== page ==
Photographed in Ladrio café, Tokyo
Takayuki Yajima & Gen Hiramatsu
The kimono revolutionaries
Charting a new path forward for something as traditional as the kimono is no mean feat – even for a kimono maker that’s been around for more than a century. Yet Tokyo company Yamato took up the mantle through the launch of Y & Sons in 2015; Takayuki Yajima, the company’s 37-year-old ceo, and Gen Hiramatsu (both pictured, Hiramatsu on left) are the driving force behind the menswear brand. Based alongside Kanda Myojin shrine, their shop offers bespoke tailoring: kimonos are made to order using original fabrics, while collaborations include Norwegian Rain and Snow Peak (see page 185). They examine how the kimono can be incorporated into daily life, inviting customers to explore their personal style through the combination of new and old.
Photographed at Y & Sons shop, Kanda, Tokyo
The shining light
Japan pays attention to the tiniest detail when it comes to pretty much everything, and in fashion that’s the case from head to toe. In the shoe department, how well you take care of your footwear matters more than what brand you wear. Yuya Hasegawa is the king of shoe-shining, having built his career from nothing – polishing on the street in Marunouchi district – to become the first world shoe-shining champion in 2017. Every year 10,000 pairs of shoes pass through his boutique, Brift H in Aoyama, to be on the receiving end of his magical mirror shine. Pity he has only one pair of hands.
Photographed in Brift H shop, Aoyama, Tokyo
The rising star
The husky voice of emerging singer-songwriter Milet has been a growing presence on Japanese airwaves over the past year. The Tokyo talent, who only began focusing on music full-time in 2018, launched her debut EP, Inside You, in March 2019. The title track, also used as the theme for television drama Queen, topped the charts on iTunes and a host of other streaming services, propelling her into the spotlight. A string of releases, alongside appearances on the summer festival circuit, soon followed. Also a regular on J-Wave’s Sonar Music, she’s an artist to look out for in 2020.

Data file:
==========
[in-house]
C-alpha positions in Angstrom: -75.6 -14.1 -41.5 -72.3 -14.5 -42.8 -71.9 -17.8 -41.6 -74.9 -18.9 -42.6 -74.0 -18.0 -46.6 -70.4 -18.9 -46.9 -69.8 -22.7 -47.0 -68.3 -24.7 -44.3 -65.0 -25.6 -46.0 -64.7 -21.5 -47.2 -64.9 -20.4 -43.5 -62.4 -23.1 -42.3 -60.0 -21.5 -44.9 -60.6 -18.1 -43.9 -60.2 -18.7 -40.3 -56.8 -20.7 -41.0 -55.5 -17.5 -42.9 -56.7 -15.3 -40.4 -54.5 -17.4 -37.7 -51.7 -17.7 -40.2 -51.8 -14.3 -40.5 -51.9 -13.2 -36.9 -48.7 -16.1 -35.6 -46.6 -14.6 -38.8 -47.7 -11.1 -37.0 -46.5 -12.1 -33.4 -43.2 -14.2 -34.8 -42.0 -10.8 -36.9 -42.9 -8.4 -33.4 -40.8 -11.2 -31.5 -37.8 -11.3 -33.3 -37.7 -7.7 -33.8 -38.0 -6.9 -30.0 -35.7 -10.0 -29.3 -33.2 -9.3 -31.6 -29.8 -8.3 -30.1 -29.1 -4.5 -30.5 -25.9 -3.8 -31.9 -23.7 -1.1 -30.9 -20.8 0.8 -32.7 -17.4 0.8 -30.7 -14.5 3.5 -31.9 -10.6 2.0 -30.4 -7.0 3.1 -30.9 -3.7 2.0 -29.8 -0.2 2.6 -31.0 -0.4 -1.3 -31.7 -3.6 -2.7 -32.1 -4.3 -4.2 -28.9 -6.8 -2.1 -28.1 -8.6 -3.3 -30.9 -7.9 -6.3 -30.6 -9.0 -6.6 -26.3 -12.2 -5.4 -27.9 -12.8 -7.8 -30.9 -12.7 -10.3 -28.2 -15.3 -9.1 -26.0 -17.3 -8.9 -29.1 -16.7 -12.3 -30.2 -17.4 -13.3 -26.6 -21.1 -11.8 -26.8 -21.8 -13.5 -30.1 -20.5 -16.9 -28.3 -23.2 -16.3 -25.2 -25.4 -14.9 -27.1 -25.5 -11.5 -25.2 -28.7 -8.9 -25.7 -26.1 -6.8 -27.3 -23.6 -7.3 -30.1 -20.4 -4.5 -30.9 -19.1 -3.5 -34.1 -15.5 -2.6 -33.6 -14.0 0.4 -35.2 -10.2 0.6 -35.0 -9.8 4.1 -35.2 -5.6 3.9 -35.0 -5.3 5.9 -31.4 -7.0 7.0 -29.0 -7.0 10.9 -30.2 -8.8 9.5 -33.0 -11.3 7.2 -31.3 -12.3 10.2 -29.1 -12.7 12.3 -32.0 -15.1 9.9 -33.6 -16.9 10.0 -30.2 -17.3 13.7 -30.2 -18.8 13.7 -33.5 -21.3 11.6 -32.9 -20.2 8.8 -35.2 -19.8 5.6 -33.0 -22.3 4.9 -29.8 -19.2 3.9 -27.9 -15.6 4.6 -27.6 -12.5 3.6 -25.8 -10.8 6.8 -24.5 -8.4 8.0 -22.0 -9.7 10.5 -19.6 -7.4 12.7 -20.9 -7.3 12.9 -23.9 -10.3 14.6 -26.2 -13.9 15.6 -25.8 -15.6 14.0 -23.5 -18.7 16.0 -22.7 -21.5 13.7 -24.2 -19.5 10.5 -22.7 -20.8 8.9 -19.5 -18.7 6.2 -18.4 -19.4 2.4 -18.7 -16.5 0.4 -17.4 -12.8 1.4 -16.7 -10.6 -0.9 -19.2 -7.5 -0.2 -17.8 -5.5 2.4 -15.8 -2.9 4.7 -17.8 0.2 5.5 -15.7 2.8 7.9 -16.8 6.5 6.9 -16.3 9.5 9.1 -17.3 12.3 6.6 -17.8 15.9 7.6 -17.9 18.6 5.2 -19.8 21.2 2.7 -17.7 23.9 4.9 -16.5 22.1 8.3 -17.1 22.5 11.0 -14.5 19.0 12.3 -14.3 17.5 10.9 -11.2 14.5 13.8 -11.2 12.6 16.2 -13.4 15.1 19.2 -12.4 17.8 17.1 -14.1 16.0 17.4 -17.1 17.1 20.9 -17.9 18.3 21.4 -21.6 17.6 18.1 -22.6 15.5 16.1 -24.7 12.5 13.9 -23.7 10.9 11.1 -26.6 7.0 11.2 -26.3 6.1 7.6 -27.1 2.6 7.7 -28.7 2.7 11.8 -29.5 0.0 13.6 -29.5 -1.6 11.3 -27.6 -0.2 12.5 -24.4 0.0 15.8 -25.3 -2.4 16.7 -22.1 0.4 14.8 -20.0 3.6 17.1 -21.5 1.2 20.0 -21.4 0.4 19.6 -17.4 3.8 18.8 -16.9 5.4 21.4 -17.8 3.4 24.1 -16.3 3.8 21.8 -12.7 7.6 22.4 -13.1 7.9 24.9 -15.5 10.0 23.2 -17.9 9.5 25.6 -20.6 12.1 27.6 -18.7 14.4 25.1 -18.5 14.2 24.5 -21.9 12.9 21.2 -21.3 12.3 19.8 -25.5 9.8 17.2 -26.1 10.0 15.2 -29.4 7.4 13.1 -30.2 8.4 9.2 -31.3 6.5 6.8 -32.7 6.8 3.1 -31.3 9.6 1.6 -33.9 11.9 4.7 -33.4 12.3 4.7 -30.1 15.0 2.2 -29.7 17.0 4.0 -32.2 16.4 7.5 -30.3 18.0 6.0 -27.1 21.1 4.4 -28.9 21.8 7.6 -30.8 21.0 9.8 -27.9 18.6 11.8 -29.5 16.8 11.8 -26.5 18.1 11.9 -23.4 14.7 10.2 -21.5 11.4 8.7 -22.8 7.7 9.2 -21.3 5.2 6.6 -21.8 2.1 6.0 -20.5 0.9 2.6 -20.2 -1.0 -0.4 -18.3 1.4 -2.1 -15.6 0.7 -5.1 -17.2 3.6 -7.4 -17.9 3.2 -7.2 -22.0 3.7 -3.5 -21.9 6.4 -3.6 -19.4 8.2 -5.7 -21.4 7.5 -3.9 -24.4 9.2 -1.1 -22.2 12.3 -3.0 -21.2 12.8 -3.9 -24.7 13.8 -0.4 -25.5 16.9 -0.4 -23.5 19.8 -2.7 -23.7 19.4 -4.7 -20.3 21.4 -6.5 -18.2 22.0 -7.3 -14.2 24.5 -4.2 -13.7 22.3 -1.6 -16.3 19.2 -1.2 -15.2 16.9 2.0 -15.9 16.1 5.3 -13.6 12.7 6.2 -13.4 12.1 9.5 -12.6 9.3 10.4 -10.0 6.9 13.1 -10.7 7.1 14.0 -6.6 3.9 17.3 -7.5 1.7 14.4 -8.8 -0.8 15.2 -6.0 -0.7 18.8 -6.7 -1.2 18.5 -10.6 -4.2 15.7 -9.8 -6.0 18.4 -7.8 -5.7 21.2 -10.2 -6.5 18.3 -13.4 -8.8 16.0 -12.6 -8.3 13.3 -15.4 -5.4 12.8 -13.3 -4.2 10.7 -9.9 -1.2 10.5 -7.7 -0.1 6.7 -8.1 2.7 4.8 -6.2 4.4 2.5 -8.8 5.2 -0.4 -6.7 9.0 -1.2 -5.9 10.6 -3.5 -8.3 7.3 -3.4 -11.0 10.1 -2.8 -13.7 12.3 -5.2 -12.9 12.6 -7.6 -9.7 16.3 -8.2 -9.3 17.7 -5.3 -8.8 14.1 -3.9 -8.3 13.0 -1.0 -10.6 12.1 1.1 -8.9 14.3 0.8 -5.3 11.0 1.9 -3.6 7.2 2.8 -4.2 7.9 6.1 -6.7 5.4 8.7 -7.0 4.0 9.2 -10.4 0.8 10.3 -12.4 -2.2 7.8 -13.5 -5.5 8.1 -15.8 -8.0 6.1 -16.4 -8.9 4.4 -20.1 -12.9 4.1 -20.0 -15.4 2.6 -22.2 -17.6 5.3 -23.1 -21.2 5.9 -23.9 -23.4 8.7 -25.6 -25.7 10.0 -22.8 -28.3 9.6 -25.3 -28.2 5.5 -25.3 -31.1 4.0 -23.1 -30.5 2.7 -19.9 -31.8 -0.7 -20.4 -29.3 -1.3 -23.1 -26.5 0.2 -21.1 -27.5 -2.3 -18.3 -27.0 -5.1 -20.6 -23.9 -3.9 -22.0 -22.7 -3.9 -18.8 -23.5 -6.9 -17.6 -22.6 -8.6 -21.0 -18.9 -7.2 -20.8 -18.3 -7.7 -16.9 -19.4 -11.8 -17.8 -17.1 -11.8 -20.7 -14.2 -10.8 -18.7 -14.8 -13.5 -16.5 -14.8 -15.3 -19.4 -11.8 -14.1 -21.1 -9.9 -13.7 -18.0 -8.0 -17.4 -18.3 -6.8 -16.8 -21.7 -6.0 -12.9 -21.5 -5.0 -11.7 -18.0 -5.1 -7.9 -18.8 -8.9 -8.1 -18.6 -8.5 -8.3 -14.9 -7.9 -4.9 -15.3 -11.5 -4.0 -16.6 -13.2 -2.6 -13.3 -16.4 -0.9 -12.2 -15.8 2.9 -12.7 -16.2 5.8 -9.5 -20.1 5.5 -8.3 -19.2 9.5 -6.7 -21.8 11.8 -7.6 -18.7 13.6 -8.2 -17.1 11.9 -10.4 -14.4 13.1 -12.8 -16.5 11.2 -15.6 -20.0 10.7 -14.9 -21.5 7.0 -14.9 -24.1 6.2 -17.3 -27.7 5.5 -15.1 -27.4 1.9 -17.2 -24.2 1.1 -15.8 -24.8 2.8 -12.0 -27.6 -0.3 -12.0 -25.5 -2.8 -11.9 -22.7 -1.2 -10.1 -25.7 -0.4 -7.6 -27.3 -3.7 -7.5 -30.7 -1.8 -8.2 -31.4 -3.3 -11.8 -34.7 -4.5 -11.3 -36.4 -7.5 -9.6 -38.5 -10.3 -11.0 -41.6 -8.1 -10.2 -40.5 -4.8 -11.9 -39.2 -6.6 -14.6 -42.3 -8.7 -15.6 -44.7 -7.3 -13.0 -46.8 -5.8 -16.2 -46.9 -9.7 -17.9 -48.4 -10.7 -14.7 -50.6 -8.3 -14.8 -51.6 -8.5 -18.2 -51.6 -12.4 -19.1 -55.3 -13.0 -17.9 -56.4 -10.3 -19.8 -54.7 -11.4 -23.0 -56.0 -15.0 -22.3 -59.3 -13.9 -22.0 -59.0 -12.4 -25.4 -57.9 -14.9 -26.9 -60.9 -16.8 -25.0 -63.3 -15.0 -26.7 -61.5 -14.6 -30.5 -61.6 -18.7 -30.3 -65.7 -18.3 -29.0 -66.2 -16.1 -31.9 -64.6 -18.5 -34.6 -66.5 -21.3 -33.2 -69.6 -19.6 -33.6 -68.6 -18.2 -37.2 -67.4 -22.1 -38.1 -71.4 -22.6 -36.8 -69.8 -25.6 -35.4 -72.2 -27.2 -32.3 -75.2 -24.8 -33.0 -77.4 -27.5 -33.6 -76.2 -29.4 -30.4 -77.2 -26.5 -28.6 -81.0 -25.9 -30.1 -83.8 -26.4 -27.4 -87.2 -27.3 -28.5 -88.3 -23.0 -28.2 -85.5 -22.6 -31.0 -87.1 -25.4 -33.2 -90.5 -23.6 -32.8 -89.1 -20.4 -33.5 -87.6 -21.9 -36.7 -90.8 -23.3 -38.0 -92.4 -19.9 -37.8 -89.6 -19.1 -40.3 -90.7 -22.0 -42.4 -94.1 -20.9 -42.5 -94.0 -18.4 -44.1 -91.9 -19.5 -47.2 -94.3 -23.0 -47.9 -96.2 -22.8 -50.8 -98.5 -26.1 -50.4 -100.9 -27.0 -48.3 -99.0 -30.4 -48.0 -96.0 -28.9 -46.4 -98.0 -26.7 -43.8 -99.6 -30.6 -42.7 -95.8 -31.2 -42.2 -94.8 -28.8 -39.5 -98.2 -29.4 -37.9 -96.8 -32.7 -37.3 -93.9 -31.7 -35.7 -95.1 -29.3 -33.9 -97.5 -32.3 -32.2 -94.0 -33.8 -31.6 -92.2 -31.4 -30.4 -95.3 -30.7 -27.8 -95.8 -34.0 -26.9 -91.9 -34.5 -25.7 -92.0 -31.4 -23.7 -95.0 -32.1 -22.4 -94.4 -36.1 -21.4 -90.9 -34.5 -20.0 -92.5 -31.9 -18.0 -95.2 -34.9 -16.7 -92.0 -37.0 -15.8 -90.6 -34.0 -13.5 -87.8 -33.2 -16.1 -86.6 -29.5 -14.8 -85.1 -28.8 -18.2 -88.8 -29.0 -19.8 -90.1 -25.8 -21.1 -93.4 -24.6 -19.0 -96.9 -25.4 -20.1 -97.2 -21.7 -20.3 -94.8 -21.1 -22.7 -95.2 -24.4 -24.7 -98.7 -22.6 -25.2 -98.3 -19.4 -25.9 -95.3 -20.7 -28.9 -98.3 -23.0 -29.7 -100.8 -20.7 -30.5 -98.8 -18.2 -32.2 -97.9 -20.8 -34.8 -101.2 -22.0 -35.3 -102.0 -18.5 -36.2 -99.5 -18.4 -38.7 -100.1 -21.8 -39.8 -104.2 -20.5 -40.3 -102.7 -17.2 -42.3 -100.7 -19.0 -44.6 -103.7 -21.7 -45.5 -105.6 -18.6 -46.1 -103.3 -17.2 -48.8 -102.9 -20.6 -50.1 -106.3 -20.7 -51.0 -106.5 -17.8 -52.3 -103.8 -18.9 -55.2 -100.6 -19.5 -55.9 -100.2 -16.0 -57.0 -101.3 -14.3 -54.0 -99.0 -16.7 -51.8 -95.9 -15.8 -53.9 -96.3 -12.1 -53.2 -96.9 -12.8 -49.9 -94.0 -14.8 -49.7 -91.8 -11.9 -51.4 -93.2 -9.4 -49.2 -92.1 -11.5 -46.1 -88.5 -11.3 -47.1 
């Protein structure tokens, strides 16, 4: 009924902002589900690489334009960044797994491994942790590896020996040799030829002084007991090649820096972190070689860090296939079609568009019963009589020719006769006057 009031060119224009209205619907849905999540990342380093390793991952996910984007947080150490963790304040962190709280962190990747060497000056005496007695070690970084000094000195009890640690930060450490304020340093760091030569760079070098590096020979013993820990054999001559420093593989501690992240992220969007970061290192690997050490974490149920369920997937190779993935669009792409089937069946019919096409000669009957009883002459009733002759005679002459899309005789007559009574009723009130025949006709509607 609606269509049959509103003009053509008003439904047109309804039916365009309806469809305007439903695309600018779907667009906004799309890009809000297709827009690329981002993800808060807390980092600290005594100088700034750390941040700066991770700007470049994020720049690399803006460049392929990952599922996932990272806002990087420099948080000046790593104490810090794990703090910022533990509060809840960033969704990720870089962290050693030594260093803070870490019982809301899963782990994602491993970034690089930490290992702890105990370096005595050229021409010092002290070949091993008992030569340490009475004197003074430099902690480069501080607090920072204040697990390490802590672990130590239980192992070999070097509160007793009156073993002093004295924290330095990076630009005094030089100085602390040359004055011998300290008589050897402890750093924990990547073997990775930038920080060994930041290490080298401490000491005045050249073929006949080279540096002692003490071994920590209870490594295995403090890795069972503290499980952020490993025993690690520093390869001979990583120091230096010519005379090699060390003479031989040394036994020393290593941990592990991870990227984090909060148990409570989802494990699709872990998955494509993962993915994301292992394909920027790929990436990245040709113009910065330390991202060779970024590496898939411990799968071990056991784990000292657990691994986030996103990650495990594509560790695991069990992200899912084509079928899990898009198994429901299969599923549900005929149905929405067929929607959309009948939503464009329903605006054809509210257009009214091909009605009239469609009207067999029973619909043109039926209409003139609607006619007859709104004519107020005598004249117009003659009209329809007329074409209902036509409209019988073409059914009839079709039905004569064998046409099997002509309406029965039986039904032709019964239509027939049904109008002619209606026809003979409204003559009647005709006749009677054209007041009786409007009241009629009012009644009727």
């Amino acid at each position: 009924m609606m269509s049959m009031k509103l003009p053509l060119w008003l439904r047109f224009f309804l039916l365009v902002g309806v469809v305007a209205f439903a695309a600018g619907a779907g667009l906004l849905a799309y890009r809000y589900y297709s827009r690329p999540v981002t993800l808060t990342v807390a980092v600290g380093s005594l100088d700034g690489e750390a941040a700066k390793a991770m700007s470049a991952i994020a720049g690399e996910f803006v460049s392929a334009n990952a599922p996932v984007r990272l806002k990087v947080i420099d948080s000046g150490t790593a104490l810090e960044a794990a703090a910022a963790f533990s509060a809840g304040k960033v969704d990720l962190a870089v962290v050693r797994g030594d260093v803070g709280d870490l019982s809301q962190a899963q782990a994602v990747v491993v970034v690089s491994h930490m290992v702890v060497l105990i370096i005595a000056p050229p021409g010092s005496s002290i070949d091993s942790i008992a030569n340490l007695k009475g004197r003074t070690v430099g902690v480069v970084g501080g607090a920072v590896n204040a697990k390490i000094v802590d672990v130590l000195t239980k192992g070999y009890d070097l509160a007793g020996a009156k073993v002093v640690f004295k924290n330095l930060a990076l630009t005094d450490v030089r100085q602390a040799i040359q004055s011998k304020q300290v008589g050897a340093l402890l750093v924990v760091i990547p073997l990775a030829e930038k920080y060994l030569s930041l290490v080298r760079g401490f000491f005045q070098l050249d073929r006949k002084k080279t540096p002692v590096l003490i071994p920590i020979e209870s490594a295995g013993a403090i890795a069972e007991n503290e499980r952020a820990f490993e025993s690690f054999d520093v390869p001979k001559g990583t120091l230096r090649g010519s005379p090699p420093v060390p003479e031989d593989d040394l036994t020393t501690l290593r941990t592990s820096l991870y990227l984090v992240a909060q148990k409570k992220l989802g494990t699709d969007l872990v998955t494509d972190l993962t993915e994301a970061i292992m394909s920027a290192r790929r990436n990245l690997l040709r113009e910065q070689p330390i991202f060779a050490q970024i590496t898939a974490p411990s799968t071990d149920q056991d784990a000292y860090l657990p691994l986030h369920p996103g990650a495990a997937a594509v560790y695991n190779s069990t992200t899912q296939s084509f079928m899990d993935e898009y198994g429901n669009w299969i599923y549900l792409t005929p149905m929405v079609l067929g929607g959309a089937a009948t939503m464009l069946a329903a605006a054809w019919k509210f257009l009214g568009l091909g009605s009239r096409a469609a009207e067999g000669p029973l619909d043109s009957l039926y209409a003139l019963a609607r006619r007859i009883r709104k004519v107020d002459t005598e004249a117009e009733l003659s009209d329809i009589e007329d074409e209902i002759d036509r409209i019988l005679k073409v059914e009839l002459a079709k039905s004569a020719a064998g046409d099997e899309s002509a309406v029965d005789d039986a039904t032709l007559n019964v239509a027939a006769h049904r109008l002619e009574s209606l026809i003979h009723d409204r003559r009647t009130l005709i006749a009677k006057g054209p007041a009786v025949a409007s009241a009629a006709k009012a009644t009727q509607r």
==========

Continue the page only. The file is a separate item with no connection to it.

Photographed in Bunkamura recording studio, Shibuya, Tokyo
The woodblock wizard
This Tokyo-born painter is following a great city tradition by pursuing the art of the woodblock print, or ukiyo-e, just as forebears such as Hokusai did. Masumi Ishikawa studied under ukiyo-e master Toyokuni Utagawa VI and, when he passed away, Ishikawa continued to study on his own. With an exceptional talent allied to a lively imagination he has been able to push this traditional art form into new territory, producing ukiyo-e for rock bands Kiss and Iron Maiden and rich, dense prints featuring David Bowie. His blend of traditional form, modern imagery and the most vivid of colours is irresistible.
Photographed in Norwegian Icons showroom, Shibuya, Tokyo
The school-run stalwart
The heroic electric bicycle, known as a mama-chari, is a ubiquitous sight on the streets of Japan. Long, low and heavy, these two-wheeled tanks can carry a parent and two children (or dogs), one front and one back. It’s not uncommon to see a third strapped to the chest either. When the government tried to make it illegal to carry more than one child, parents demanded that the law be rescinded; the authorities heeded the call. Japanese parents favour the mama-chari over the suvs that populate the school run elsewhere. Here we see Ikumi Yamamoto on her trusty bike with her daughter Hiyori and miniature schnauzer, Stock.
Photographed in Tomigaya, Tokyo, near the monocle bureau
The nation’s darling
When national broadcaster nhk’s much-loved mascot appears at events, kids go wild, yelling for their furry friend and his pals (notably bespectacled rabbit Usaji). Domo-kun communicates through low noises and his expression is fixed in a permanent state of amazement, which has seen him graduate from children’s hero to national icon. Domo-kun’s biography is slender but history records his birthday as 22 December 1998 and his favourite food as nikujaga, otherwise known as meat-and-potato stew.
Photographed at nhk broadcasting HQ, Tokyo